White House Down

This Week in Film: White House Down, Jacques Demy and his favourite films, Meatballs Canada Day Campfire Party

This Week in Film rounds up noteworthy new releases in theatres, rep cinema and avant-garde screenings, festivals, and other special cinema-related events happening in Toronto.


White House Down (Scotiabank)

Say what you will about Roland Emmerich, but at least his films own up to their own ridiculousness - even delving into self-parody - without pretense (cough!). For his latest popcorn spectacle, Emmerich takes the money shot from Independence Day and extends it into a feature-length vehicle through which Channing Tatum is able to save the President of the United States (Jamie Foxx) from a paramilitary invasion. No art, all artifice, yet it's fun - pretty much America in a nutshell.

Also opening in theatres this week:

  • Ghanchakkar (Cineplex Yonge & Dundas)
  • The Ghosts in Our Machines (Bloor Hot Docs Cinema)
  • The Heat (Carlton, Rainbow Market Sq., Cineplex Yonge & Dundas)
  • How To Make Money Selling Drugs (Varsity)
  • My Brother The Devil (Cineplex Yonge & Dundas)
  • No Fire Zone: The Killing Fields of Sri Lanka (Bloor Hot Docs Cinema)
  • Sagrada: The Mystery of Creation (Bloor Hot Docs Cinema)
  • The Secret Disco Revolution (Cineplex Yonge & Dundas)
  • Storm Surfers 3D (TIFF Bell Lightbox)
  • Unfinished Song (Varsity)


Bitter/Sweet: The Joyous Cinema of Jacques Demy (June 27 - July 20; TIFF Bell Lightbox)

Jacques Demy

Now that the above image has had a chance to sink in for a moment, there's probably no need for persuasion. (The still is from Donkey Skin by the way, which is, for my money, Demy's most underappreciated film, and nearly his best.) Nobody constructs images quite the way Demy did, his palette favouring bright and bold primaries and secondaries, transforming even the most mundane scenarios of life into delirious enchantments (that is, when the film isn't already explicitly a fairy tale). But while his work is construed as summery, poppy, and full of charms, there was also a maudlin core to his films, whether stemming from love lost, political unrest, or both.

The centerpieces of essence of his filmography, and how it evolved, can be found in his two all-sung musicals, The Umbrellas of Cherbourg and A Room in Town. The former likely requires no introduction, while the latter will almost certainly, unfortunately. A Room in Town hasn't been available for over two decades, and cuts into its light, romantic tone with brutal protests, frank nudity, gruesome death, and tragic fatalism. It's a balance not easily achieved, and can be found, masterfully negotiated, in every one of his films.

This week's Jacques Demy screenings:

Paradise Regained: Demy's Favourites (July 2 - August 20; TIFF Bell Lightbox)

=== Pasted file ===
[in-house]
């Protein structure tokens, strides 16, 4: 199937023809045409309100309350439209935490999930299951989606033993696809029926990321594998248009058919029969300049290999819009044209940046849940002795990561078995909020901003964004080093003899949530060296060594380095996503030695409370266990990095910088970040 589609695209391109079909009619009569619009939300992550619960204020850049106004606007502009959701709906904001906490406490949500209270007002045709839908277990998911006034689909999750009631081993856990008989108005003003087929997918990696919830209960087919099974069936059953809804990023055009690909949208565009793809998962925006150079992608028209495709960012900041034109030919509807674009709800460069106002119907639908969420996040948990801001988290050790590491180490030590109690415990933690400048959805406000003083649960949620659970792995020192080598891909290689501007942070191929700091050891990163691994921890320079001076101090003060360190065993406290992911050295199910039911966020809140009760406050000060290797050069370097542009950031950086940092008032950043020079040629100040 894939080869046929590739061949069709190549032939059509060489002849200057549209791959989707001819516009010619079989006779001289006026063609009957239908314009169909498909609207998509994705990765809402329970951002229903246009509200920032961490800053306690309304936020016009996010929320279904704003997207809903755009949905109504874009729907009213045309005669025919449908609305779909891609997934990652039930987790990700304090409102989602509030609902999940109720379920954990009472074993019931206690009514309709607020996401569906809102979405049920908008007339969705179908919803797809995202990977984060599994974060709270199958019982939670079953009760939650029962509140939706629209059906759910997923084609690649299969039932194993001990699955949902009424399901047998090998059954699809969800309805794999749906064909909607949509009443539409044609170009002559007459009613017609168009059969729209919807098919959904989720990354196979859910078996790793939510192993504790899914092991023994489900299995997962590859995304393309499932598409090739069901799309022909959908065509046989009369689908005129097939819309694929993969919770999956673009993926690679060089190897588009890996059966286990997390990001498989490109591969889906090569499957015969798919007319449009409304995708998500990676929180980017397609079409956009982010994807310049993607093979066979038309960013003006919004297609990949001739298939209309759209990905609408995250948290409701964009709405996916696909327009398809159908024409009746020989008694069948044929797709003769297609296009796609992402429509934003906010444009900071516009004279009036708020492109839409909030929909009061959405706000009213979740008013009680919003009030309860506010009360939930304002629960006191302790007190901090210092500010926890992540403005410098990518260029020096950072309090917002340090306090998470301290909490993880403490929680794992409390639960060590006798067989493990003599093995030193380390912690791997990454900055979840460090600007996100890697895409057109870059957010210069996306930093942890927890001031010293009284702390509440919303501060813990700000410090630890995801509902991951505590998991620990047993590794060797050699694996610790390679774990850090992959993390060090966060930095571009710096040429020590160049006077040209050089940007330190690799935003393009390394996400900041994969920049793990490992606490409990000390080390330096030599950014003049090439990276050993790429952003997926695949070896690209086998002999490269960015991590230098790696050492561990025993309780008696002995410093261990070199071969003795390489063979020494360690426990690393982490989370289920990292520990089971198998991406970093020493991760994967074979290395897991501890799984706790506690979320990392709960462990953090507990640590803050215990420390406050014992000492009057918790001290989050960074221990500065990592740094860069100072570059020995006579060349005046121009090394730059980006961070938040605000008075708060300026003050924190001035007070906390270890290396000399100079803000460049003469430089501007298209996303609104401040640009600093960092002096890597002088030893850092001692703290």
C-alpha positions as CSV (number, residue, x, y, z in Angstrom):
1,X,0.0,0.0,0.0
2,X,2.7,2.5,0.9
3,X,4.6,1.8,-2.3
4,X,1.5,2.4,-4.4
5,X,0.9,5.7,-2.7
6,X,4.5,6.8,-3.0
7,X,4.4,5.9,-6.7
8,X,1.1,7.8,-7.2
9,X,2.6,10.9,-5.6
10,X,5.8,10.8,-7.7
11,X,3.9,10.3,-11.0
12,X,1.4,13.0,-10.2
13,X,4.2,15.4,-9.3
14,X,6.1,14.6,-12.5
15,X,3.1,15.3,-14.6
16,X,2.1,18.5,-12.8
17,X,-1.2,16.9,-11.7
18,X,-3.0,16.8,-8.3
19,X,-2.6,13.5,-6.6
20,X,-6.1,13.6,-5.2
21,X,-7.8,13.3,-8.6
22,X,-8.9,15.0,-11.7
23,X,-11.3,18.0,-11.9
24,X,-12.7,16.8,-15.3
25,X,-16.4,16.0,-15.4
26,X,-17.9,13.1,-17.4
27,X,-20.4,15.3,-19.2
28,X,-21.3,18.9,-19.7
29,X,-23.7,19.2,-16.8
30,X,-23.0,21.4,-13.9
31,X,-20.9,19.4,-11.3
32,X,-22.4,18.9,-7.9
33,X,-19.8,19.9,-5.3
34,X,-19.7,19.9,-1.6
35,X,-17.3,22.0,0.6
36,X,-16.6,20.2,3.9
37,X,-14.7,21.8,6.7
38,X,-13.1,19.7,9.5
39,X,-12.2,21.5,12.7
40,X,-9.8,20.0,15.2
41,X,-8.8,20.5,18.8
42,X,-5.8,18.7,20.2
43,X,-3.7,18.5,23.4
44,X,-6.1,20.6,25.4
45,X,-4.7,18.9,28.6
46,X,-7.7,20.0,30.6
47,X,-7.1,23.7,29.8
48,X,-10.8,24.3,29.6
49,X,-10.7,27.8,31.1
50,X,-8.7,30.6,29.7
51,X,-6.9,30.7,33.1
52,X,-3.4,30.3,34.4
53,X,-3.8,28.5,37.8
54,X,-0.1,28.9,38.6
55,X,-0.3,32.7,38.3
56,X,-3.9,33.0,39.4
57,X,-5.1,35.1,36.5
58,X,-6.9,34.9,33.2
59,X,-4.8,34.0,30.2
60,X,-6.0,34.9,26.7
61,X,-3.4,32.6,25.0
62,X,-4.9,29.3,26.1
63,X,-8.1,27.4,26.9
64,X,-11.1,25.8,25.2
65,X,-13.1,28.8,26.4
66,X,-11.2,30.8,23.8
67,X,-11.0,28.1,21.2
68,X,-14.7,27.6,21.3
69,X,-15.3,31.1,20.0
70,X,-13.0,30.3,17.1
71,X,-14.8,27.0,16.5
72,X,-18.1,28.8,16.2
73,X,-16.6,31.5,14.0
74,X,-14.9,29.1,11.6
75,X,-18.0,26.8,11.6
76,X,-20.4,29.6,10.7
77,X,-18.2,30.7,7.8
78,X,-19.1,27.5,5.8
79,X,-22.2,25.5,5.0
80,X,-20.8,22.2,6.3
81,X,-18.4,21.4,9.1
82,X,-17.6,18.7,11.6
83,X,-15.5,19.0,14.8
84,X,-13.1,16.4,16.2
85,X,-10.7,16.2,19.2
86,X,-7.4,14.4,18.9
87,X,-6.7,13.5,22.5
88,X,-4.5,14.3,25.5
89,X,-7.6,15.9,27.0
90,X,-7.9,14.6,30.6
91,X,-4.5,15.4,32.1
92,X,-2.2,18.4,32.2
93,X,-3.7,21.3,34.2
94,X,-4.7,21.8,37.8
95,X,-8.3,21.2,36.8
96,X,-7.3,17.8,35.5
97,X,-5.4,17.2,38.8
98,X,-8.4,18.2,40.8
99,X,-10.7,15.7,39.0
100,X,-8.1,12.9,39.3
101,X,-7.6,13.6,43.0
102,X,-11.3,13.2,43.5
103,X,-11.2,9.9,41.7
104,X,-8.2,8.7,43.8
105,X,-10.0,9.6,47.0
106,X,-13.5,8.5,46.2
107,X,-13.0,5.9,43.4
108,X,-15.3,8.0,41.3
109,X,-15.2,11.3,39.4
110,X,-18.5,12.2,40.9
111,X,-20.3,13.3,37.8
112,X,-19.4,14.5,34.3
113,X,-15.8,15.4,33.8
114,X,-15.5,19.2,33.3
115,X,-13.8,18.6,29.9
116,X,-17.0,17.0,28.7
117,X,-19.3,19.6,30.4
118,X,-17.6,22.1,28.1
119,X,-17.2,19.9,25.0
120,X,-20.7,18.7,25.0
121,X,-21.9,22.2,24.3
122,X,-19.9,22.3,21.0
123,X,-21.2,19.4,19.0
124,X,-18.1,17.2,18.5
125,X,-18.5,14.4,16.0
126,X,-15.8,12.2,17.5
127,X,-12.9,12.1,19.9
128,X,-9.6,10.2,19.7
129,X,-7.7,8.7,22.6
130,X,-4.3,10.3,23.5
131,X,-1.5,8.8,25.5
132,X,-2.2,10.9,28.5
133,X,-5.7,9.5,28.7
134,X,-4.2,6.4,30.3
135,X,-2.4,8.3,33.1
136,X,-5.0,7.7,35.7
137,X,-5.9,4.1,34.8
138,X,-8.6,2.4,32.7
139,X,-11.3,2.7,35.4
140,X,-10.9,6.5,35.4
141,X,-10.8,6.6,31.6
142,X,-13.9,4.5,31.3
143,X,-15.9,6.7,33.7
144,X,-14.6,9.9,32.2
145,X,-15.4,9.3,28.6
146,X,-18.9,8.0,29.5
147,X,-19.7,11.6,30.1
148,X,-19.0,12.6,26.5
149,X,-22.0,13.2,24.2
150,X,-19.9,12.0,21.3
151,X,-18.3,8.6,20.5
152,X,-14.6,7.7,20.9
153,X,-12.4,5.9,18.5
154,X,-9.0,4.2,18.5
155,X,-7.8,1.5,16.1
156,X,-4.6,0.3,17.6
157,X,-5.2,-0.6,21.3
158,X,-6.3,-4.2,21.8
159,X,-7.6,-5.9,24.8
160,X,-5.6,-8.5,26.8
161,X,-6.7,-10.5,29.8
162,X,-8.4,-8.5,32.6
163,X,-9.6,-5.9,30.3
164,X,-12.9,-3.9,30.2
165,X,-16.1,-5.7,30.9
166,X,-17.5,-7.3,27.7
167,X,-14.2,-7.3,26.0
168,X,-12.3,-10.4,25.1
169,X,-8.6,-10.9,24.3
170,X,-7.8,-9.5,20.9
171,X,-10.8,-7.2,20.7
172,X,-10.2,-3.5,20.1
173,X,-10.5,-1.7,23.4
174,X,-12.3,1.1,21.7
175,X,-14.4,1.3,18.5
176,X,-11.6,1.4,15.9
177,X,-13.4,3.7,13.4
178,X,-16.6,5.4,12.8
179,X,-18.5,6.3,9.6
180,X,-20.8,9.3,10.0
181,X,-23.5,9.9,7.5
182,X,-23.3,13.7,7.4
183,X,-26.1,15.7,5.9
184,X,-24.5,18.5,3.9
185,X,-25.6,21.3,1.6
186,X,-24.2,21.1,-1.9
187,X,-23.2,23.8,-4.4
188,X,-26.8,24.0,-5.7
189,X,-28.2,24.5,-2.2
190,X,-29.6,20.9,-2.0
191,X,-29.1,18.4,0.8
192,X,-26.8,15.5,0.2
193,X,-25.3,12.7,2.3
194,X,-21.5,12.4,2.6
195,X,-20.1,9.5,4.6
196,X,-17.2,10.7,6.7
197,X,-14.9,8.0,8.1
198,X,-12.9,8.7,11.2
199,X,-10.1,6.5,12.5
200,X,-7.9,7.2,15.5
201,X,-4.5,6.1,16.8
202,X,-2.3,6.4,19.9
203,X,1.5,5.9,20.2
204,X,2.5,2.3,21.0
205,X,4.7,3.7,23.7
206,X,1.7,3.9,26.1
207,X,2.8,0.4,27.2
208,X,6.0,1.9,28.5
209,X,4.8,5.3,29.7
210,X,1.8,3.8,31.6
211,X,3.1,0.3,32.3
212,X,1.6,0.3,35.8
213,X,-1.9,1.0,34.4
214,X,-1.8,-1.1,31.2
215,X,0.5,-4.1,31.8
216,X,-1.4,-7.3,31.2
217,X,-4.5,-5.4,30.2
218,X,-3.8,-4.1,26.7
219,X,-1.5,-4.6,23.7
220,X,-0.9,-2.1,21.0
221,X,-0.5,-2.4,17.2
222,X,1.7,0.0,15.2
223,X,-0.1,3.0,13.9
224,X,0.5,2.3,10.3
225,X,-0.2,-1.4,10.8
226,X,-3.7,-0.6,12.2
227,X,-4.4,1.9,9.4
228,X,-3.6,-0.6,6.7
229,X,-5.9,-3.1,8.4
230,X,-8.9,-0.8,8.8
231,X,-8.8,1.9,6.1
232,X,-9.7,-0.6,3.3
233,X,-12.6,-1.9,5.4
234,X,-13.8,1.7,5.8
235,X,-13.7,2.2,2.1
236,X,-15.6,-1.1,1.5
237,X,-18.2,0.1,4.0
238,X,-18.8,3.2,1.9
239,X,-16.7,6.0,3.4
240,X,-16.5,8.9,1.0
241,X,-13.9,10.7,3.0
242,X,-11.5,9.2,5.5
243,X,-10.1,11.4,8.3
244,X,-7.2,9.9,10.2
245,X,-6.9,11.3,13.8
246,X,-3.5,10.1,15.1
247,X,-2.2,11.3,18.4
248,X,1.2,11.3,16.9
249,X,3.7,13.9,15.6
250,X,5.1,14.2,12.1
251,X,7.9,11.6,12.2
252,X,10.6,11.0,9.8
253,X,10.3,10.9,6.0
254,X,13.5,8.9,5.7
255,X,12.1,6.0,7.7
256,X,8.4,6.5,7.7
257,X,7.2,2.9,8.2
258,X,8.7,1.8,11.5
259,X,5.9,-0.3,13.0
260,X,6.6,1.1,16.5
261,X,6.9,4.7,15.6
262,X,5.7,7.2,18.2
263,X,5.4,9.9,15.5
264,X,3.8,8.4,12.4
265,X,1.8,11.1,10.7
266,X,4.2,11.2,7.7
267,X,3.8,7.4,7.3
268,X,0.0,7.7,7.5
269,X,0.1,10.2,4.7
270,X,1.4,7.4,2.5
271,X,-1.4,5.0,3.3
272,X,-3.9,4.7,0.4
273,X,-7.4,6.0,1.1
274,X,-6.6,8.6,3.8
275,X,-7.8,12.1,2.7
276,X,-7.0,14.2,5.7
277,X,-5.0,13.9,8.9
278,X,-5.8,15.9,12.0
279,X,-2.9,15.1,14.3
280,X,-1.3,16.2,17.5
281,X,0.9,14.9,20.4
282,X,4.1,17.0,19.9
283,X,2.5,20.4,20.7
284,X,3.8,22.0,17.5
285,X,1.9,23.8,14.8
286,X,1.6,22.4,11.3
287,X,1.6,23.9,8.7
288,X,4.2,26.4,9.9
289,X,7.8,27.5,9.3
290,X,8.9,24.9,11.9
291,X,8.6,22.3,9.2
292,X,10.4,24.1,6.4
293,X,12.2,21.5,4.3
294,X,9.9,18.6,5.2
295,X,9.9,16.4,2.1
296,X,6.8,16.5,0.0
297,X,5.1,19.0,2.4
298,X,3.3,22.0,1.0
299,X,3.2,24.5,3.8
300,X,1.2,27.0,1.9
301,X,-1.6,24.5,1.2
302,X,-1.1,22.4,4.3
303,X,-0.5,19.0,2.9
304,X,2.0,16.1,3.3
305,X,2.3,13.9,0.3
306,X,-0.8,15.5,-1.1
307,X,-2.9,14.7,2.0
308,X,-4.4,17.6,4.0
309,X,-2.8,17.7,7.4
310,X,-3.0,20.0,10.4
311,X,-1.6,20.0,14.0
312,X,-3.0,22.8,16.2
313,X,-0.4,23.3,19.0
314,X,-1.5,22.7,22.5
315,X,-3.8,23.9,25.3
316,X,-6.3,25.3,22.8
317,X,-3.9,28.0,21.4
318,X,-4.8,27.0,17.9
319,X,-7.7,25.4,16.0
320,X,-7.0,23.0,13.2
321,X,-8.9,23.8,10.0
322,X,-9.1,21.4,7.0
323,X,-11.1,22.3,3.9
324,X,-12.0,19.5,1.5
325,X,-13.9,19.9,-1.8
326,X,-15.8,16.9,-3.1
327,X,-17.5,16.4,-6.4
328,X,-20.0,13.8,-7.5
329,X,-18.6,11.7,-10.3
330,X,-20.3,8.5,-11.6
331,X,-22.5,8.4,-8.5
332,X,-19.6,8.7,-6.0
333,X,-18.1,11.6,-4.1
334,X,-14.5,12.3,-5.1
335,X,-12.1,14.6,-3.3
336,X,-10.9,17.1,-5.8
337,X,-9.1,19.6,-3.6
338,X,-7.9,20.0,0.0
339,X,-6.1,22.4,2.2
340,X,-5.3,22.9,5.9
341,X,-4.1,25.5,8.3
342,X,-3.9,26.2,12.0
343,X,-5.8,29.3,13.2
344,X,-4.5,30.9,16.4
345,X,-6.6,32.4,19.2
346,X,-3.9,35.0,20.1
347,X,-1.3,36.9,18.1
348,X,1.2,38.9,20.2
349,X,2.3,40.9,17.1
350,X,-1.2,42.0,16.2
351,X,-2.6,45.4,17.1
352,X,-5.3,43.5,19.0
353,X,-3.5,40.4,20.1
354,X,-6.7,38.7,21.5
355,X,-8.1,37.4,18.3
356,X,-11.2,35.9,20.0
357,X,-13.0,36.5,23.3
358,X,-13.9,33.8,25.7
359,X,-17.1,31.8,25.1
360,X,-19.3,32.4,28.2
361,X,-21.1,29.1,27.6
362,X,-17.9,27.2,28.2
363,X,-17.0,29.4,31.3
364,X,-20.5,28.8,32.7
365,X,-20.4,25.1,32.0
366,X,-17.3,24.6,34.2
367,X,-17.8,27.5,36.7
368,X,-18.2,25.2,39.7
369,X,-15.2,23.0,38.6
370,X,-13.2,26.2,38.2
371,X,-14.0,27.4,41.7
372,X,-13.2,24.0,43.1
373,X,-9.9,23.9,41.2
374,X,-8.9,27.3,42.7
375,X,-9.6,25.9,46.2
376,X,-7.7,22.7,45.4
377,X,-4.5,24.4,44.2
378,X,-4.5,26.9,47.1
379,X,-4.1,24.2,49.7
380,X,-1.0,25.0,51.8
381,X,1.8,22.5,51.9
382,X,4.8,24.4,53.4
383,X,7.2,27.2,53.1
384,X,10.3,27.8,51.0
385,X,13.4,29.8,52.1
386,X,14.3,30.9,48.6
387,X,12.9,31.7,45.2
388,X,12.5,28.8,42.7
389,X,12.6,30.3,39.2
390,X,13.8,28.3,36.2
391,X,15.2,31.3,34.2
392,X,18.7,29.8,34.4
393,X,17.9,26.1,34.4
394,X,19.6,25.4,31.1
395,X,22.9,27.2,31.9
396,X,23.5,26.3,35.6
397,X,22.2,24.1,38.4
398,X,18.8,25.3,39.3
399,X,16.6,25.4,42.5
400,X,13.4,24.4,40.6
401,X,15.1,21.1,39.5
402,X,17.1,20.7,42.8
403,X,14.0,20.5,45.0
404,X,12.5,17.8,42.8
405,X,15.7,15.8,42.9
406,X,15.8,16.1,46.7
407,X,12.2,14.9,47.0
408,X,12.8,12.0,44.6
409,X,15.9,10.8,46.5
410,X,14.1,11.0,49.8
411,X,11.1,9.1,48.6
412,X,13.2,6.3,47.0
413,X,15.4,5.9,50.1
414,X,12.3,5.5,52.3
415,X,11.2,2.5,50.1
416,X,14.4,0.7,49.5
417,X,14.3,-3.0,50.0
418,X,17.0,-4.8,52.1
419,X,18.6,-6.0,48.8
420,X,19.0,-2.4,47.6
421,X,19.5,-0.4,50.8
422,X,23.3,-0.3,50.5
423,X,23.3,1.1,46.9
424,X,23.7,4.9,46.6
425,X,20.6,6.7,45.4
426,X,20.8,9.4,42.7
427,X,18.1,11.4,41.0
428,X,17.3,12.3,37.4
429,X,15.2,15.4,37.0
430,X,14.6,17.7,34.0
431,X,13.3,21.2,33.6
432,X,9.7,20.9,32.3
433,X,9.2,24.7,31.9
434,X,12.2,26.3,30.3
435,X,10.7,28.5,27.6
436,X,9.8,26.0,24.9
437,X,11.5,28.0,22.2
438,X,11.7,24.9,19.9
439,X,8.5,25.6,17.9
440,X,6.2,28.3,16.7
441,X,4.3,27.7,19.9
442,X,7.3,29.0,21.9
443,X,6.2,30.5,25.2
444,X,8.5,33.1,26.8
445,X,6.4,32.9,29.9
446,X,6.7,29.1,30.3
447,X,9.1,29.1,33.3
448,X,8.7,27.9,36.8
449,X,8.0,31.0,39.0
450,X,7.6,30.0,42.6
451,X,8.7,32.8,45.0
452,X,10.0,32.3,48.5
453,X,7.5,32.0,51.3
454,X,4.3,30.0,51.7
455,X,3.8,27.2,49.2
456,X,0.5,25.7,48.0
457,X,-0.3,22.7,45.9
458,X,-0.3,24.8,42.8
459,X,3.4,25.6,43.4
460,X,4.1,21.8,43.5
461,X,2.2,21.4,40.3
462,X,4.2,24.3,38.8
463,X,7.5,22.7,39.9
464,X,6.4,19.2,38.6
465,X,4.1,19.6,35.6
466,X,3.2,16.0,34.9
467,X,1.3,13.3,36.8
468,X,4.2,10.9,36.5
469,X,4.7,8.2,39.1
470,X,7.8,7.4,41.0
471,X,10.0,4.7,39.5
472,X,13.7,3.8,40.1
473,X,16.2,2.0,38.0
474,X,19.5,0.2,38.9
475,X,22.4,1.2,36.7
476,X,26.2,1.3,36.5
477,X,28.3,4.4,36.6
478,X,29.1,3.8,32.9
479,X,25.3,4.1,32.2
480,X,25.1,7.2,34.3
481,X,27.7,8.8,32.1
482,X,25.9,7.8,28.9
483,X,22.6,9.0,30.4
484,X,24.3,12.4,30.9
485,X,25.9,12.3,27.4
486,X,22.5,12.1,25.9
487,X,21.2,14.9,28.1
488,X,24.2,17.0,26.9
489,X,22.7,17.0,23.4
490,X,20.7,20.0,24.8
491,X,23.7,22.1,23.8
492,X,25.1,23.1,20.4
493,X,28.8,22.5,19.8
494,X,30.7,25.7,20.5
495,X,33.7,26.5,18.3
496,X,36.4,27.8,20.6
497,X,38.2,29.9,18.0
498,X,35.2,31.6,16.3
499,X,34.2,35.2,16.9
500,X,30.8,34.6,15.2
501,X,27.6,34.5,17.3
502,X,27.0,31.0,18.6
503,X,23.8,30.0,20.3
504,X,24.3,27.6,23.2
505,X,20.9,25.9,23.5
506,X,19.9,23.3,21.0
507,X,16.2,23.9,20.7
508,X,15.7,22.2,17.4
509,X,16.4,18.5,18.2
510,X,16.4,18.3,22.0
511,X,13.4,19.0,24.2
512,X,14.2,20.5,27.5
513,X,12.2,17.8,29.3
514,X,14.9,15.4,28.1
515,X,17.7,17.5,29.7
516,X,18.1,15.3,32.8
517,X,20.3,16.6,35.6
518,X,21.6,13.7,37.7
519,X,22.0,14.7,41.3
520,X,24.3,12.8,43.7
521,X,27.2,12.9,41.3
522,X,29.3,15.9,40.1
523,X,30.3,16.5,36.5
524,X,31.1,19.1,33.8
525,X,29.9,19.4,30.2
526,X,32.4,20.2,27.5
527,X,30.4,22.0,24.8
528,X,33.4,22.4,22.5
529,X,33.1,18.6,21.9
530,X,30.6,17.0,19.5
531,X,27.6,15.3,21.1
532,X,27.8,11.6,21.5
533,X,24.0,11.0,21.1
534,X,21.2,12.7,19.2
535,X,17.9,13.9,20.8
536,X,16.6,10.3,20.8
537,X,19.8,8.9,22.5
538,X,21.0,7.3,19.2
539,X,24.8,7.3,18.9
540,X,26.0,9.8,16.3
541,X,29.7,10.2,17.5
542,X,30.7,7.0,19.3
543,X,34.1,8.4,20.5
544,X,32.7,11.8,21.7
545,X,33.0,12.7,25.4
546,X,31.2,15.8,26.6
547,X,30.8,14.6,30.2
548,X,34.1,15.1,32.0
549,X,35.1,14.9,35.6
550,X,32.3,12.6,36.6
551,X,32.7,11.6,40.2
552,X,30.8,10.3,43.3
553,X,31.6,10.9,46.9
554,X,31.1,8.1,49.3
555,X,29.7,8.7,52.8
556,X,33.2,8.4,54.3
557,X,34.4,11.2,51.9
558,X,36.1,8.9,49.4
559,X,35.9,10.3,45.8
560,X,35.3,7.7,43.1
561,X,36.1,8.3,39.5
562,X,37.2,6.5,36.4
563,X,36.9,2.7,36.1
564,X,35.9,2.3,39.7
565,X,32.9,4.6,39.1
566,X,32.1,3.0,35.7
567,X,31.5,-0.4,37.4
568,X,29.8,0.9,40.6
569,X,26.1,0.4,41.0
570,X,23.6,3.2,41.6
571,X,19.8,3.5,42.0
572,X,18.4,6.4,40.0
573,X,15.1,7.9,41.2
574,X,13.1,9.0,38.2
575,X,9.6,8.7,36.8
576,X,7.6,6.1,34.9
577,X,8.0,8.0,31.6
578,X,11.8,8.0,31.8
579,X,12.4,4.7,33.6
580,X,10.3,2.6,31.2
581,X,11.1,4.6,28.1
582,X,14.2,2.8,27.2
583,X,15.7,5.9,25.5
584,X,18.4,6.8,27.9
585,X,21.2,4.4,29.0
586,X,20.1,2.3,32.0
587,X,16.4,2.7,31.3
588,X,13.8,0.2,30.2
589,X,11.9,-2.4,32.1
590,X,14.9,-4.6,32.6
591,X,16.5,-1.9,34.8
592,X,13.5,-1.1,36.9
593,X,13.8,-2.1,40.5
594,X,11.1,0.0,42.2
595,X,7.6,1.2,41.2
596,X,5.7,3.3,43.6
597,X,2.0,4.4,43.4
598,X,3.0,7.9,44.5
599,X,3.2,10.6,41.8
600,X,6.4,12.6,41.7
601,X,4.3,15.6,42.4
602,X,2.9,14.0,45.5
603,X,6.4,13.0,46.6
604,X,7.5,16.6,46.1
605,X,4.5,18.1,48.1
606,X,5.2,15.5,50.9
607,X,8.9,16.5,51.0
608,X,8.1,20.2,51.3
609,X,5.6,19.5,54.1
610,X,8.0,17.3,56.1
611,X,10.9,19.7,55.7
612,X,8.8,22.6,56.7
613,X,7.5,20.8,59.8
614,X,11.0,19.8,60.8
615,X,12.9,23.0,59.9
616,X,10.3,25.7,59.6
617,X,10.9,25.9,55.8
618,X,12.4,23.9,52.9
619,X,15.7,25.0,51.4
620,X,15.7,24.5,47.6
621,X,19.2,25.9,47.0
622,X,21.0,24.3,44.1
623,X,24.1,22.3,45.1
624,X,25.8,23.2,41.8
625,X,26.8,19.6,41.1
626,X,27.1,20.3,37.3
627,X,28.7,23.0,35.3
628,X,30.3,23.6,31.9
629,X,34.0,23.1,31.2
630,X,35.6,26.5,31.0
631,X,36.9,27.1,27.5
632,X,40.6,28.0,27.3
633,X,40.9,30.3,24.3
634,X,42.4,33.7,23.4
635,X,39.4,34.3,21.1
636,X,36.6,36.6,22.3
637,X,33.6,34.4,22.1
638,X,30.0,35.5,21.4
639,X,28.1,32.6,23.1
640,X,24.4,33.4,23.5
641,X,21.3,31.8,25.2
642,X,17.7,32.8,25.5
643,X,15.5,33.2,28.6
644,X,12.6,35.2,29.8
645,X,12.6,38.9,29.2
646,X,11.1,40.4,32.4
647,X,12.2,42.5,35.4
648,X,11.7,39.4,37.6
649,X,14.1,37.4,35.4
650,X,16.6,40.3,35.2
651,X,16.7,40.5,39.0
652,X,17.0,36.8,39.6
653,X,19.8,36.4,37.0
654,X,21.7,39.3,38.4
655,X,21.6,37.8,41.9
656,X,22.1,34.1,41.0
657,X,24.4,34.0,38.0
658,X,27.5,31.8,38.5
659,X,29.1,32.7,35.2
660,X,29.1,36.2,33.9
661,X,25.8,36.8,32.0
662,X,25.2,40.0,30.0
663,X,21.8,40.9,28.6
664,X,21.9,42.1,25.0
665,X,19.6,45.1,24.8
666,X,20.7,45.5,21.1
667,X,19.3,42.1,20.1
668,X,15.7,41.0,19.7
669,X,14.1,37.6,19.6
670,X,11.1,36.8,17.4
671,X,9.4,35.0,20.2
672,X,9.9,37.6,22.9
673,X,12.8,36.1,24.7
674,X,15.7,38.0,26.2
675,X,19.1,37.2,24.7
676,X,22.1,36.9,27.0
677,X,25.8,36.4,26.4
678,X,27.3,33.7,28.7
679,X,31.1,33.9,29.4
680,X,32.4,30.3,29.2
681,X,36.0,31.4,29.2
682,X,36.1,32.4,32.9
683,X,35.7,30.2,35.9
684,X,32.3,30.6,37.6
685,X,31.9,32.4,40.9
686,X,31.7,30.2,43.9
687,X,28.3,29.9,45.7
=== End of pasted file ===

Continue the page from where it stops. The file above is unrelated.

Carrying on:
Singing in the rain

As a component to their complete retrospective, TIFF is also concurrently showcasing a program of Jacques Demy's favourite films. Fortunately for us, the man had excellent taste in cinema. From Vincente Minnelli's vibrant, techinicolor musical An American in Paris, to the poetic realism in Jean Vigo's sole two features, to Max OphĂźls' perfect The Earrings of Madame de..., the series is a great chance to catch up with a handful of canonical classics, which will enrich your knowledge of both Demy and the medium as a whole.

This week's Paradise Regained screening:

More rep cinema this week:


Meatballs: Canada Day Campfire Party (Sunday, June 30 at 8:30PM; Bloor Hot Docs Cinema)

In celebration of Canada Day weekend, the Bloor is hosting a special summer screening of the classic Canadian comedy Meatballs. "Released in 1980, the summer-camp comedy Meatballs instantly became a box office hit and established a young Bill Murray (in his first feature role) as a star." The event is billed as a"campfire party" because the evening invites the audience to engage in various camping activites, complete with camp competitions around the virtual bonfire on the big screen and a guitarist providing live camp-classic accompaniment for the festivities. Tickets are $20 ($17 for Bloor Hot Docs Cinema members) and includes two drinks.


Italian Contemporary Film Festival (June 26 - July 6)

"The Italian Contemporary Film Festival (ICFF), now in its second year, takes place during Ontario's Italian Heritage month, and as the only Italian film festival in Canada, ICFF celebrates all things Italian with screenings of a selection of quality films in three GTA venues, in Italian or other foreign languages subtitled in English. During the 11 day event, you'll be able to see an incredible array of contemporary film." Go here for our complete preview of the festival, including a list of the five films most worth checking out.

Lead still from White House Down.

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